About Mandatory Reporting
Below is a list of frequently asked questions about mandatory reporting. It can also be a difficult step in the process of assisting an individual in need, so we have added some tips to help you when confronted with incidents of discrimination, harassment and bias. If you have questions regarding Mines’ reporting, please contact our office.
What is Mandatory Reporting?
The Office for Institutional Equity (OIE) utilizes fair and unbiased processes for addressing reports of discrimination and harassment, including sexual harassment, sexual assault, dating violence, domestic violence, stalking, based on a protected class, and related retaliation for both students and employees The purpose of reporting is to ensure safety and prevent further harm, offer supportive measures, resources, understand the scope of the problem and determine options for resolution.
Who is a Mandatory Reporter?
Unless otherwise specified, if you are a Mines employee or a student employee*, you are considered a mandatory reporter. According to Mines policy, it is your responsibility to promptly report any instances of sexual misconduct, discriminatory harassment, bias, or retaliation. This ensures that appropriate actions can be taken to address and resolve these issues. If you are unsure if a situation requires reporting, we always suggest that you report to be on the safe side and the OIE team will respond to the issue and provide resources and options to the impacted party.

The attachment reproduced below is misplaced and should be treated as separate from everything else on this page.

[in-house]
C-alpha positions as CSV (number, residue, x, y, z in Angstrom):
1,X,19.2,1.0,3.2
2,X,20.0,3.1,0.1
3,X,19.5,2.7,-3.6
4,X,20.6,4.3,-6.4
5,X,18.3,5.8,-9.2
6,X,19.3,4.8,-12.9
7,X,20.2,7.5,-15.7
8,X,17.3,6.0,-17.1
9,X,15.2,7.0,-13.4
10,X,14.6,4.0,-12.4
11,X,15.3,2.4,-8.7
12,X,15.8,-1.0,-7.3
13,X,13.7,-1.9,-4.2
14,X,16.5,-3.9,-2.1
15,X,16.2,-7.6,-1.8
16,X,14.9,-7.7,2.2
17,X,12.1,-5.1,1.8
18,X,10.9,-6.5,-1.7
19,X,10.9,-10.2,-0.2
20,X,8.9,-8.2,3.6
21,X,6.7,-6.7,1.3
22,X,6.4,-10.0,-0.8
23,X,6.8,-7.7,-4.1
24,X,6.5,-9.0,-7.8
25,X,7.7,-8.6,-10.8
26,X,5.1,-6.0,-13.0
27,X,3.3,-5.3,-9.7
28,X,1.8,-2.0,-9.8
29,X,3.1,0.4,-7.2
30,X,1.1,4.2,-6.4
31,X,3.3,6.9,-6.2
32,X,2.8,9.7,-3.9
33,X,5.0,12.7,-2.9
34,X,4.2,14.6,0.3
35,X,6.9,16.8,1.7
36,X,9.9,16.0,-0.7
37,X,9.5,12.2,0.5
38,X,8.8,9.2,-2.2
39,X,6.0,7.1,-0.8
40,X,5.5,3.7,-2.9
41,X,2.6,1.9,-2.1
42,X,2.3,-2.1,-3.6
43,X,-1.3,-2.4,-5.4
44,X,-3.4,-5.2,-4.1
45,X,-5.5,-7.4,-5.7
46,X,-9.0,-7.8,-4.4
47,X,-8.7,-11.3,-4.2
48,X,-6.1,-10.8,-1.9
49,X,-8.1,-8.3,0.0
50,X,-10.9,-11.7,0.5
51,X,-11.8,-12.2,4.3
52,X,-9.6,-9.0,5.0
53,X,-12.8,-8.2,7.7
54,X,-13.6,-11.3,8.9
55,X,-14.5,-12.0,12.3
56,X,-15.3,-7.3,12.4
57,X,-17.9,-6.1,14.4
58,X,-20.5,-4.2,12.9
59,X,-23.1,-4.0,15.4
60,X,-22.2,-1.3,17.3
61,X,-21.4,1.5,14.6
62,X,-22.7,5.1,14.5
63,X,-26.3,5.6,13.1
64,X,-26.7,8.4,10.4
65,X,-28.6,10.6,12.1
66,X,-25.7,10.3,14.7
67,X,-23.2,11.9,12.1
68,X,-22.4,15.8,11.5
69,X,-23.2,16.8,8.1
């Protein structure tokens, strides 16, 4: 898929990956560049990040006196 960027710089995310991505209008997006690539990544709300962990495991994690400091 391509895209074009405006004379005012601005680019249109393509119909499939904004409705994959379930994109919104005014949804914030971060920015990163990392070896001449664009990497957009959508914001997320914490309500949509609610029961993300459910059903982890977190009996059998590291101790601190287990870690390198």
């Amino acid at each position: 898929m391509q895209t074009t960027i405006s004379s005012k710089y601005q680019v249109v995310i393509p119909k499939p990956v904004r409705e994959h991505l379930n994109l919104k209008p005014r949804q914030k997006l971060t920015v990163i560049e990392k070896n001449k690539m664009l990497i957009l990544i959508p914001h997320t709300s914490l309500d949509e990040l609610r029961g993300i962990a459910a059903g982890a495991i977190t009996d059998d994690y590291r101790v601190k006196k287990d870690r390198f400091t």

Failure to report can result in sanctions for employees who do not report.
*Student employees are mandatory reporters only when they are working, not at other times.
Why is Mandatory Reporting so Important?
When you do not report, you take options and resources away from the person sharing their situation with you.
OIE staff are trained to provide trauma support and resources to those in need. It is important to note that when meeting with OIE, it is up to the impacted party to decide how to proceed.
When to report
If a student, faculty or staff member expresses to you that they experienced an incident of sexual misconduct, discriminatory harassment, bias or retaliation, inform them that you are a mandatory reporter and that you will share this with the Office for Institutional Equity (OIE) in order to provide resources and options based upon their situation. They are not required to file a formal complaint — OIE will work with them to help them decide their best options.
When in doubt, REPORT!
What/Who is a Protected Class?
The Mines Discrimination policy applies to all protected classes at the federal and state levels. Protected classes include: race, color, religion or creed, sex (including pregnancy, childbirth, related medical conditions, sexual orientation, gender identity, and gender expression), marital status, ethnicity, national origin, age, disability, genetic information, ancestry, and veteran status or military service. This policy applies to all staff and students, volunteers, contractors, potential employees, and students.
How to report
To report an incident, choose the type of report the most appropriate for the situation: Discriminatory Harassment, Bias and Retaliation Reporting Form or Sexual Misconduct Reporting Form. If you’re uncertain whether an incident should be reported, it’s always advisable to err on the side of caution and make a report.
What happens after I submit a report?